infrastructure (roads, electricity, etc.) will be very difficult, etc.

The best example is to compare China with East Africa. Since 1978 when China started its open-door policy, US$ 1.232 trillion have been attracted into that country from outside as FDI. Yet they are communists and do not have the fashion of multi-party democracy Africa has been engaged in — they have a different system of governance which has served them well. East Africa, on the other hand, has only been able to attract US$ 19.1 billion in the same period in FDI. Yet we have been running free markets, running multi-party democracy, etc.

China now is the 2nd biggest economy in the whole world, having overtaken the small but highly developed economies of UK, France, Germany and Japan. What were the stimulus factors for this phenomenal growth and transformation of the Chinese economy and society? The stimulus factors were the size of the Chinese population (1.3 billion people), the size of their land area (3 million square miles) and, of course, the dynamism as well as a rich culture of their society. In other words, it was the absence of political balkanization of the
Chinese race — both political and geographical.

Of course, political balkanization has got implications for defence and strategic security or otherwise of the concerned peoples. China has now joined USA, Russia, and India as a space science country. This enhances her capacity of strategic security. Africa is totally lacking in that area.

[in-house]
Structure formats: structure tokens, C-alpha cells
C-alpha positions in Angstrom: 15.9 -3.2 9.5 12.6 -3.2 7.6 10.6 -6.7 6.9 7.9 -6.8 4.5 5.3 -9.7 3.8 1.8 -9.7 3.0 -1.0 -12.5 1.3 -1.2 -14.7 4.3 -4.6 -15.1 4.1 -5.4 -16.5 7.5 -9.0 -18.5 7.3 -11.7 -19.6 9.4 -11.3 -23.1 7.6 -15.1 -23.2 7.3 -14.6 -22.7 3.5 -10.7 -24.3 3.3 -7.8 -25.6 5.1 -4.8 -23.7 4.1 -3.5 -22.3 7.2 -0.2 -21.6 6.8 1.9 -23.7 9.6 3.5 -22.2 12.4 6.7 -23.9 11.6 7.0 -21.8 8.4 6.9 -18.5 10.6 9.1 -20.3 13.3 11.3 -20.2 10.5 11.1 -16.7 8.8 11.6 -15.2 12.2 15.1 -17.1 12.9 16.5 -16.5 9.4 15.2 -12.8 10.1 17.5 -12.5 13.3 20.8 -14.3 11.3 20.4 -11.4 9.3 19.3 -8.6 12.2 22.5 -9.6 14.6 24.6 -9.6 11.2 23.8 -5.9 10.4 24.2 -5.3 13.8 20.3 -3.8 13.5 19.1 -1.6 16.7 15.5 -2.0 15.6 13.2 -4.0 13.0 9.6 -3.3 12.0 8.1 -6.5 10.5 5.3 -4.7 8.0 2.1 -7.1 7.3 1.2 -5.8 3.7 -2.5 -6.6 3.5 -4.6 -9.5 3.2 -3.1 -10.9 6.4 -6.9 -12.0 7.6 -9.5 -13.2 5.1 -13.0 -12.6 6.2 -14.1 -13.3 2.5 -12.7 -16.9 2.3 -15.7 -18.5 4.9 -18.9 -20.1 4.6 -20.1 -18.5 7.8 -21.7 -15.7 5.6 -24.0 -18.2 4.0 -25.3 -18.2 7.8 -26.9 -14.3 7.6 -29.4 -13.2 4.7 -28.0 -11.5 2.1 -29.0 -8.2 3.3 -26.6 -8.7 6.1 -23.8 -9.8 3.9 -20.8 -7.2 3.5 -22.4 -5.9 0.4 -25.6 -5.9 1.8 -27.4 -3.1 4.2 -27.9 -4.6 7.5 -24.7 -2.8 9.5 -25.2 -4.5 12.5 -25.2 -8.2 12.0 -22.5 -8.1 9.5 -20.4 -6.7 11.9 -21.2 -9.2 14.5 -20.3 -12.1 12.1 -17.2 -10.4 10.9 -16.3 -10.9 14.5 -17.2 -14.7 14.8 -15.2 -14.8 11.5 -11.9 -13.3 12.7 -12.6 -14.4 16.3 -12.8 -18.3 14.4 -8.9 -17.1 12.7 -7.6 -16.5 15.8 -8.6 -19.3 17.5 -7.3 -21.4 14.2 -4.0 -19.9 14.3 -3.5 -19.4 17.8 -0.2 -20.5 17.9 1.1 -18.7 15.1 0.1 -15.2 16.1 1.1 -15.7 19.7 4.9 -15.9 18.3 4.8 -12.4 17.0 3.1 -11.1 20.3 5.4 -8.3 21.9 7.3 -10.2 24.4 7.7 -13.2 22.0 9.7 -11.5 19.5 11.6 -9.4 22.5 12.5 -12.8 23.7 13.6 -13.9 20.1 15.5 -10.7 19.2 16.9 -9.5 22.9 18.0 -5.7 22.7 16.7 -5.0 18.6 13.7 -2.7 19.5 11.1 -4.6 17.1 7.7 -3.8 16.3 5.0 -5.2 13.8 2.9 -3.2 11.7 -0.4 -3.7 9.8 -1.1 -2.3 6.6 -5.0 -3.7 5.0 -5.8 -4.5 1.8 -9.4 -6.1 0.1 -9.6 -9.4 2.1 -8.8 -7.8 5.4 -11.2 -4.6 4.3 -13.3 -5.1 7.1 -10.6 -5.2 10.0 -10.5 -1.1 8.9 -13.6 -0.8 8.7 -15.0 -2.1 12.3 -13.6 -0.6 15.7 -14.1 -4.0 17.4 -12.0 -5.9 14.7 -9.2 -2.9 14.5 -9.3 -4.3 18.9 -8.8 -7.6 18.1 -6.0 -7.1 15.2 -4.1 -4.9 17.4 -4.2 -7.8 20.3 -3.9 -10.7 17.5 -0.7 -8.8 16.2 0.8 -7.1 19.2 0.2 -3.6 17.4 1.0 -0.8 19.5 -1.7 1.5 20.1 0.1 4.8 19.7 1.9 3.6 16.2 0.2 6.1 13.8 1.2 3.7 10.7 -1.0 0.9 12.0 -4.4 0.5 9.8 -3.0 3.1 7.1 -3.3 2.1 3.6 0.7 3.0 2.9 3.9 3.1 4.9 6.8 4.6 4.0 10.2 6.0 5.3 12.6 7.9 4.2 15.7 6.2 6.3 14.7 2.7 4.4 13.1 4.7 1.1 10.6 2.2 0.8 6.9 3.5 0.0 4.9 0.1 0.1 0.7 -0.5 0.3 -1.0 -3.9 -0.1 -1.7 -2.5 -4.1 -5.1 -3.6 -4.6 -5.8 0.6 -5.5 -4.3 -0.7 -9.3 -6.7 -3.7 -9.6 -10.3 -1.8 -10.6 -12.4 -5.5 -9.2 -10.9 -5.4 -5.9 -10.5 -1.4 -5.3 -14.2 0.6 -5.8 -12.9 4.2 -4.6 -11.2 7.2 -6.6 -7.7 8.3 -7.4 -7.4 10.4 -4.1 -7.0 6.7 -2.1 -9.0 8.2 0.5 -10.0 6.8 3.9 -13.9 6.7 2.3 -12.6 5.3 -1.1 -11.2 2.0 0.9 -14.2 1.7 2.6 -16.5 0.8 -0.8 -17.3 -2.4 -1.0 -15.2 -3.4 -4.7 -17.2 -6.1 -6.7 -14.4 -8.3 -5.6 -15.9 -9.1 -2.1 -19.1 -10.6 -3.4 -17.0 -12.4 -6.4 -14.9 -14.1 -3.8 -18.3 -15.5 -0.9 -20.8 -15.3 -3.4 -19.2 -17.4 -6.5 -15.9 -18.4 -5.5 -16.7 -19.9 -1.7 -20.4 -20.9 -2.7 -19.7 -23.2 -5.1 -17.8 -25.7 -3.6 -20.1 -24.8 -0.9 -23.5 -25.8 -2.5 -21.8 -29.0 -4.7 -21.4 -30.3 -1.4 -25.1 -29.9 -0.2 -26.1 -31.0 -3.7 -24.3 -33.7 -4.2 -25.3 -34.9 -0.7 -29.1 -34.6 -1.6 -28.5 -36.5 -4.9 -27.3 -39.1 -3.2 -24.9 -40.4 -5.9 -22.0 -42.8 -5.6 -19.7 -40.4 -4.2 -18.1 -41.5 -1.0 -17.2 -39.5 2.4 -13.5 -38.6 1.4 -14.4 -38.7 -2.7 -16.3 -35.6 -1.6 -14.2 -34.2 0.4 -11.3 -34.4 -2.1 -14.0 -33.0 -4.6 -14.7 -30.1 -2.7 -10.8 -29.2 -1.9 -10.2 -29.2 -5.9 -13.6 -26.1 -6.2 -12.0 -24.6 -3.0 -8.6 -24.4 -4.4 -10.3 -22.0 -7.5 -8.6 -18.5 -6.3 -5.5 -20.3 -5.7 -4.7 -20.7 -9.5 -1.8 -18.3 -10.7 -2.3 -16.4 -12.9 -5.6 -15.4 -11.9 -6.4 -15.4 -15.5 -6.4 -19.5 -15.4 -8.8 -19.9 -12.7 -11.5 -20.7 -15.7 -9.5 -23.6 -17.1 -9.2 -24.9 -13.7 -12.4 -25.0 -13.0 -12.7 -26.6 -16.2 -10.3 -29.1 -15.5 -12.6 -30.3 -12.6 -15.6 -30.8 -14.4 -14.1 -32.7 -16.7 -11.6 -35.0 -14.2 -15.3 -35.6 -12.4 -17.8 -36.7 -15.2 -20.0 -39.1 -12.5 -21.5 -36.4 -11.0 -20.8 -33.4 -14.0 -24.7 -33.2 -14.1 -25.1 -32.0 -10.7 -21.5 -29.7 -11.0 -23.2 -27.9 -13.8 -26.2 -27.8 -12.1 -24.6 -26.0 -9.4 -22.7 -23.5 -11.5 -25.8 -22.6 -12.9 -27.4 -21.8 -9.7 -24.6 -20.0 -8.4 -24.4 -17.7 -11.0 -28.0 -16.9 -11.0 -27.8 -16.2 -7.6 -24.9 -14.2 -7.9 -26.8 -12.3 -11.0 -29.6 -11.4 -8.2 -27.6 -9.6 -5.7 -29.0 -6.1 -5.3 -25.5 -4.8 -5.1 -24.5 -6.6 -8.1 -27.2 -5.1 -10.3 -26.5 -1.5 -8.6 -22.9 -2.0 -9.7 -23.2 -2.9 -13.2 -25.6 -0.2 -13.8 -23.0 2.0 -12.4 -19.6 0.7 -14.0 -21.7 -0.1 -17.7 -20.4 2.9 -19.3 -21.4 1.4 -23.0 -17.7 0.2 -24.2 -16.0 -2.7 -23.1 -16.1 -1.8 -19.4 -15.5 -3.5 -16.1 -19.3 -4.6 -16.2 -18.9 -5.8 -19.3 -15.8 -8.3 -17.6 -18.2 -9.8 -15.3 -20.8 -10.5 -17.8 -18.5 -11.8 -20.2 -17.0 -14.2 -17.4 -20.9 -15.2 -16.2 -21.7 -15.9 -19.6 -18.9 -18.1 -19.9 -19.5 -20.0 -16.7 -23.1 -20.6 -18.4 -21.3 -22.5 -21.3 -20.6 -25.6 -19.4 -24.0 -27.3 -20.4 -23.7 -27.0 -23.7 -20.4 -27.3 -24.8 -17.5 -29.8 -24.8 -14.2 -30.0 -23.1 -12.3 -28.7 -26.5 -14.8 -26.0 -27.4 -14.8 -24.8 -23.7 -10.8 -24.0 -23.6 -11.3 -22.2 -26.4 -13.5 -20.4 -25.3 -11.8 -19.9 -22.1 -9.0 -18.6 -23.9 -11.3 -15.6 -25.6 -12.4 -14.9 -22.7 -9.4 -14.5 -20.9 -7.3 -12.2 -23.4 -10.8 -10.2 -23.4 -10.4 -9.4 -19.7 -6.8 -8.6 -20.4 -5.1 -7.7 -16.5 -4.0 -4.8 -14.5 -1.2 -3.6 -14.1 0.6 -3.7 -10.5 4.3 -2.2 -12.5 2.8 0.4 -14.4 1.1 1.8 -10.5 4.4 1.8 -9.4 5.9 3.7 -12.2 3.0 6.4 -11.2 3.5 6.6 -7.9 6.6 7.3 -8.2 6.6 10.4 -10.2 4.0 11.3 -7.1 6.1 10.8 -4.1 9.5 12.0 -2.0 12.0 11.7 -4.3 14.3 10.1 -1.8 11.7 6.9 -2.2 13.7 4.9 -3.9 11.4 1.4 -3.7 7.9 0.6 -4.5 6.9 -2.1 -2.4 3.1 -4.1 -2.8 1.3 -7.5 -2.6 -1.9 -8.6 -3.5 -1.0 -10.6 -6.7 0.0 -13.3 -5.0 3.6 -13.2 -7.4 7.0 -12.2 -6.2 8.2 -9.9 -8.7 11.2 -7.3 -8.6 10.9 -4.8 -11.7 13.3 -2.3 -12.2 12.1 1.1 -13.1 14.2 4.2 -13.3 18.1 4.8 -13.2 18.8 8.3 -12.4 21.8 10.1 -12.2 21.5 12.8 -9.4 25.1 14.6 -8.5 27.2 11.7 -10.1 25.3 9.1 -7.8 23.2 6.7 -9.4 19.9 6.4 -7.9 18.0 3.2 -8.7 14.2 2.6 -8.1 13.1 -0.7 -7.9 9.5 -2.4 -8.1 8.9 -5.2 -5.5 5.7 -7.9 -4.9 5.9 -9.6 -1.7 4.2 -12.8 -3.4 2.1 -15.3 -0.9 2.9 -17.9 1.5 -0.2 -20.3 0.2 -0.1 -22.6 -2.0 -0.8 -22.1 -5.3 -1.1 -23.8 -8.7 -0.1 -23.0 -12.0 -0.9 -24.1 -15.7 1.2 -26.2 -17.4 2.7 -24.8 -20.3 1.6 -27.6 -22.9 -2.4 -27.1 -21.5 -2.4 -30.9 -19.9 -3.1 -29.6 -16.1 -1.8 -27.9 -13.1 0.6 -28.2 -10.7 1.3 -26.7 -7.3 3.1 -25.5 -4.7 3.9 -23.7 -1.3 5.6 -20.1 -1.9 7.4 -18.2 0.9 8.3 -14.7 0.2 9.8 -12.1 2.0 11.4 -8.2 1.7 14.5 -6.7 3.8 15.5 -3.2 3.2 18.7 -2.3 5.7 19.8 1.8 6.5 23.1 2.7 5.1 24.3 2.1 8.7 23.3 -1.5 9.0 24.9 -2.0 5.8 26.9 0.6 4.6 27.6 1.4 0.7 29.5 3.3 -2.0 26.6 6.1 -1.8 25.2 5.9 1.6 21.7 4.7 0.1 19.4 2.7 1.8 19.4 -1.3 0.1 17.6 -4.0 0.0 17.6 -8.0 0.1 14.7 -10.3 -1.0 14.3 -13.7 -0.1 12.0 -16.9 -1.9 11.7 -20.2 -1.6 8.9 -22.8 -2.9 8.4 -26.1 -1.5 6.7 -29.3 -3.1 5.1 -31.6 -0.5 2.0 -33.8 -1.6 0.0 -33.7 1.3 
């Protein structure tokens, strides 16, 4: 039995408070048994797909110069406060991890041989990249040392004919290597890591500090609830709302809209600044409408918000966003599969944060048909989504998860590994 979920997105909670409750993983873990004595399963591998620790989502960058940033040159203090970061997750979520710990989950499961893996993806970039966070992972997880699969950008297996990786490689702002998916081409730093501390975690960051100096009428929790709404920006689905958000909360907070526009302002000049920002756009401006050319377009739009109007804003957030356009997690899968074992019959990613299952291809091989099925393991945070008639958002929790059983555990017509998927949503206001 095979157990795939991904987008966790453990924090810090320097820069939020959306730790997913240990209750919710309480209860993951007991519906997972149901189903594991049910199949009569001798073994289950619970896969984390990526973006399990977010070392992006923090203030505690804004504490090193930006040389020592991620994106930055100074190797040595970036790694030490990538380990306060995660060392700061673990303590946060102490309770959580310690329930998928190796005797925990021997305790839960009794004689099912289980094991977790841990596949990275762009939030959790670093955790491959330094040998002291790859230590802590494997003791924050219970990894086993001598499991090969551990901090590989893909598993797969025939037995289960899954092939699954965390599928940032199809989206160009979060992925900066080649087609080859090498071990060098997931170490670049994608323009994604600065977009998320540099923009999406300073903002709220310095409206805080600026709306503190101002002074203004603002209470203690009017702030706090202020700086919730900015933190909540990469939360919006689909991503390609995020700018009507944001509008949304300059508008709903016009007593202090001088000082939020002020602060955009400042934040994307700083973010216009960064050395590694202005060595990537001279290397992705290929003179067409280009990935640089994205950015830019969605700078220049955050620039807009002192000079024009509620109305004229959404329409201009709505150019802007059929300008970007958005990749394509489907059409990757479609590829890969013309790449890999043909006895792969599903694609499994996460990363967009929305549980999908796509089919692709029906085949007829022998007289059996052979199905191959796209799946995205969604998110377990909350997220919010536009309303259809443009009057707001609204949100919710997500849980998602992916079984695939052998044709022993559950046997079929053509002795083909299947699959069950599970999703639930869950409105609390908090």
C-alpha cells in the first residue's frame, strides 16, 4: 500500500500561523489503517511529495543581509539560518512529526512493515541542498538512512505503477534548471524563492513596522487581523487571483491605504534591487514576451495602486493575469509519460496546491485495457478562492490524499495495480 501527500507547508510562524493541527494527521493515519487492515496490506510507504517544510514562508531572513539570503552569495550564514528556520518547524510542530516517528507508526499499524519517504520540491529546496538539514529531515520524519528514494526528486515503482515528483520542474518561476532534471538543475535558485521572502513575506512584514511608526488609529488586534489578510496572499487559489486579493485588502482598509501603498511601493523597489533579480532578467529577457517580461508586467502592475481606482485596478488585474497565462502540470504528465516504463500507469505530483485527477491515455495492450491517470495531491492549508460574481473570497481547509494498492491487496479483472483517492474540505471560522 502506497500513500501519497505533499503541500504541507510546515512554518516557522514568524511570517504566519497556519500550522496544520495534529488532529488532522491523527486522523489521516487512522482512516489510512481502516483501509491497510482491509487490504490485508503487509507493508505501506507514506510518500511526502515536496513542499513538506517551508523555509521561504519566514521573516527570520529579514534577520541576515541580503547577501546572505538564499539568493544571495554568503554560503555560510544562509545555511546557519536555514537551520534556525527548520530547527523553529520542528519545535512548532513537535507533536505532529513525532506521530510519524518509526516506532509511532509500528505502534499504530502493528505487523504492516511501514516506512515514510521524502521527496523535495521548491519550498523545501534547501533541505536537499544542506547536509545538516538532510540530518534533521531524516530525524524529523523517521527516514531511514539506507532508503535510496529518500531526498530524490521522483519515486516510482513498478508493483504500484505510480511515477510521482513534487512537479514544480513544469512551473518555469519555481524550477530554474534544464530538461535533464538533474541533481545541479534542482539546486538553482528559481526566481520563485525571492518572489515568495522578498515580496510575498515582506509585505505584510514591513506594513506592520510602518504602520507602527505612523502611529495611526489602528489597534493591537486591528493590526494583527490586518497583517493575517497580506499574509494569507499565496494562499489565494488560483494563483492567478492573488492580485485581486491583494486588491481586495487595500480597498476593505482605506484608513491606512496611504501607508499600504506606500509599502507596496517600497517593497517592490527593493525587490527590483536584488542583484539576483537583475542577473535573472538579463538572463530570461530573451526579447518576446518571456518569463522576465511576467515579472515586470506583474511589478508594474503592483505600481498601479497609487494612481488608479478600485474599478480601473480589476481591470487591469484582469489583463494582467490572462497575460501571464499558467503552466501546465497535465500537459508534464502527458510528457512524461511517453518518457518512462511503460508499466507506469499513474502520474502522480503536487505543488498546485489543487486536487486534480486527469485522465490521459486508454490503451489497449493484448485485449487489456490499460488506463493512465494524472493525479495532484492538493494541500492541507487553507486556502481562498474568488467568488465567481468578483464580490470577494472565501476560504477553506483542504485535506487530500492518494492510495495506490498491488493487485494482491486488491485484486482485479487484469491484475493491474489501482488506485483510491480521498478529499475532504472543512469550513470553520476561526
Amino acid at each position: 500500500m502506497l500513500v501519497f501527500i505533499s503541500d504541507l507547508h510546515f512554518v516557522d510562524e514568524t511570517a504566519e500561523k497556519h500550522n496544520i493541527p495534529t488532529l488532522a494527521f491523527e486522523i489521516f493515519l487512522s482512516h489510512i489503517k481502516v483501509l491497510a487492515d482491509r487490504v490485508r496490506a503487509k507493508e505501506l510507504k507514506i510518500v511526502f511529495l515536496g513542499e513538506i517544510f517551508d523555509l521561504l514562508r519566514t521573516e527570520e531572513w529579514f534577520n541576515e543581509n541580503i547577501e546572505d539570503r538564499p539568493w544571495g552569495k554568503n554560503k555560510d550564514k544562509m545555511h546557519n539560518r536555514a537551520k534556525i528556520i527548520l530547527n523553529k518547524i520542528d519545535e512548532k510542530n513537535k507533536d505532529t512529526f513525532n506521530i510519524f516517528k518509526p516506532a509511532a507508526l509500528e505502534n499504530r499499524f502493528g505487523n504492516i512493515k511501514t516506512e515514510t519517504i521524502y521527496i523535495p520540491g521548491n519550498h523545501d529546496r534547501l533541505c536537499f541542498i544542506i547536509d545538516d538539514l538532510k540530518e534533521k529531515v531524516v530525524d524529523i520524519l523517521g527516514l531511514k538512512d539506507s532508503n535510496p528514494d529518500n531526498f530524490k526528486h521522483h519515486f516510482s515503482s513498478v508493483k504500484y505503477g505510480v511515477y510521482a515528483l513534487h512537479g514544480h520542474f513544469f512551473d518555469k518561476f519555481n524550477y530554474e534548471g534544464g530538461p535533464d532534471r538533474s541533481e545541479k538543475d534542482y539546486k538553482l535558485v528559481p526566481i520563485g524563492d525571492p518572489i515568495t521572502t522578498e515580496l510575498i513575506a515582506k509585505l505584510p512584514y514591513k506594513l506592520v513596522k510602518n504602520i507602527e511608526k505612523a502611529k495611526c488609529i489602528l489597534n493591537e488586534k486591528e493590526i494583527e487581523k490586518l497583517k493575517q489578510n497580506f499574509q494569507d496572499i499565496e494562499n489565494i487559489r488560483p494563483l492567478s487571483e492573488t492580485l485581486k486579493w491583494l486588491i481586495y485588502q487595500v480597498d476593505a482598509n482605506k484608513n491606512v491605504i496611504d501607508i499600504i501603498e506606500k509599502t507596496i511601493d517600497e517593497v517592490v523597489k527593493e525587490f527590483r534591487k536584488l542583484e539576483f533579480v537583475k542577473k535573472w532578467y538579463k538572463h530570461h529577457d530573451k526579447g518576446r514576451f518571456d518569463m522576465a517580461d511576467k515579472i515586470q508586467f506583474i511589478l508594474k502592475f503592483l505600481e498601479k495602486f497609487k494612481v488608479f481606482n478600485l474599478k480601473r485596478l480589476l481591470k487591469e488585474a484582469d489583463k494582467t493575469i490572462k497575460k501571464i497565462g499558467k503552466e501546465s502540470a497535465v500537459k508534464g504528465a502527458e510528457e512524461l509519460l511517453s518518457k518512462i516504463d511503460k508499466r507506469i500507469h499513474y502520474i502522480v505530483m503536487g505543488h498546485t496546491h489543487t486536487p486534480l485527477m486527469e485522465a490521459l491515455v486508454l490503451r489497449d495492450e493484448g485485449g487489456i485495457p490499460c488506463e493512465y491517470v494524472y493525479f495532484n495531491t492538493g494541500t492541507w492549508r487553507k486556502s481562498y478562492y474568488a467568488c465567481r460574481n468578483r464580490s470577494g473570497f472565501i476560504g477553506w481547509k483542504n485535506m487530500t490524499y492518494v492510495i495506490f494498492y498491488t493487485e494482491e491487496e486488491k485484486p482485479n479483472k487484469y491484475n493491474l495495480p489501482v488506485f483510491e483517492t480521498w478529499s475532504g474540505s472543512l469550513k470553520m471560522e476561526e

The war technology gap that was pioneered in 1337, when Edward III of
England first used gun-powder against Scots, between Europe on the one
hand and Africa, Asia, the Americans as well as Austro-Asia on the other hand, has been widening ever more and more, particularly for the Africans that have remained stagnant.

Therefore, the foresight by the Lagos Action Plan, which pointed out the need to be organized in the building blocs for trade for different zones of Africa in order to tackle this balkanization, was correct. Integration is one of the major therapies for Africa which has been in decline since 1785 BC when the Hyksos first invaded and conquered Egypt, the African cradle of human civilization. Integration should have two dimensions – economic and, where possible, also political integration. In East Africa, we are aiming at both – political and economic integration.